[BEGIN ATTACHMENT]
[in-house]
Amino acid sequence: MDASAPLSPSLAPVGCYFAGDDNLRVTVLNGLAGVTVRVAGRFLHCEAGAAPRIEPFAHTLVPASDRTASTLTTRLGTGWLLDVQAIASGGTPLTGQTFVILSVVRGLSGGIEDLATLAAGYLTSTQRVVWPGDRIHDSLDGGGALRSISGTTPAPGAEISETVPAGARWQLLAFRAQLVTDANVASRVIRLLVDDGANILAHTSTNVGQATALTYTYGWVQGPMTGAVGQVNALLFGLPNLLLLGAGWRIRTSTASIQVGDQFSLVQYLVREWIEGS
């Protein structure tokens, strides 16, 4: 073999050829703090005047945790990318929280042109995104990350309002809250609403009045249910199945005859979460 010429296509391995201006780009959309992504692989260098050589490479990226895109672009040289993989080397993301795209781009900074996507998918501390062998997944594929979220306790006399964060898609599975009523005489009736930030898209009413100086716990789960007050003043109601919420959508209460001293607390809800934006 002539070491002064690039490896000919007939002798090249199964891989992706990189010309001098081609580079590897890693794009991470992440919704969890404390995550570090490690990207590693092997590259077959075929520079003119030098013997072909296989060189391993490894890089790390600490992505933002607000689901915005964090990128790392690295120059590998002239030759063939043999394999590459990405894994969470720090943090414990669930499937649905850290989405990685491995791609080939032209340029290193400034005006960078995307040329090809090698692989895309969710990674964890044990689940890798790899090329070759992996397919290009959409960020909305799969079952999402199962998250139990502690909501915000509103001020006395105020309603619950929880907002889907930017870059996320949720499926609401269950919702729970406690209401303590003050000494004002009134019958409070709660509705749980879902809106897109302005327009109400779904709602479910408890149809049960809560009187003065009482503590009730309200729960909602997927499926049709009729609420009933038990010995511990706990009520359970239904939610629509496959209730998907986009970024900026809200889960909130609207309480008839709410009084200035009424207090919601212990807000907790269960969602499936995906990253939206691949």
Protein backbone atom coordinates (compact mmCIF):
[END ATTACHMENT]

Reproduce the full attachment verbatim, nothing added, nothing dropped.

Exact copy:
[in-house]
Amino acid sequence: MDASAPLSPSLAPVGCYFAGDDNLRVTVLNGLAGVTVRVAGRFLHCEAGAAPRIEPFAHTLVPASDRTASTLTTRLGTGWLLDVQAIASGGTPLTGQTFVILSVVRGLSGGIEDLATLAAGYLTSTQRVVWPGDRIHDSLDGGGALRSISGTTPAPGAEISETVPAGARWQLLAFRAQLVTDANVASRVIRLLVDDGANILAHTSTNVGQATALTYTYGWVQGPMTGAVGQVNALLFGLPNLLLLGAGWRIRTSTASIQVGDQFSLVQYLVREWIEGS
């Protein structure tokens, strides 16, 4: 073999050829703090005047945790990318929280042109995104990350309002809250609403009045249910199945005859979460 010429296509391995201006780009959309992504692989260098050589490479990226895109672009040289993989080397993301795209781009900074996507998918501390062998997944594929979220306790006399964060898609599975009523005489009736930030898209009413100086716990789960007050003043109601919420959508209460001293607390809800934006 002539070491002064690039490896000919007939002798090249199964891989992706990189010309001098081609580079590897890693794009991470992440919704969890404390995550570090490690990207590693092997590259077959075929520079003119030098013997072909296989060189391993490894890089790390600490992505933002607000689901915005964090990128790392690295120059590998002239030759063939043999394999590459990405894994969470720090943090414990669930499937649905850290989405990685491995791609080939032209340029290193400034005006960078995307040329090809090698692989895309969710990674964890044990689940890798790899090329070759992996397919290009959409960020909305799969079952999402199962998250139990502690909501915000509103001020006395105020309603619950929880907002889907930017870059996320949720499926609401269950919702729970406690209401303590003050000494004002009134019958409070709660509705749980879902809106897109302005327009109400779904709602479910408890149809049960809560009187003065009482503590009730309200729960909602997927499926049709009729609420009933038990010995511990706990009520359970239904939610629509496959209730998907986009970024900026809200889960909130609207309480008839709410009084200035009424207090919601212990807000907790269960969602499936995906990253939206691949």
Protein backbone atom coordinates (compact mmCIF):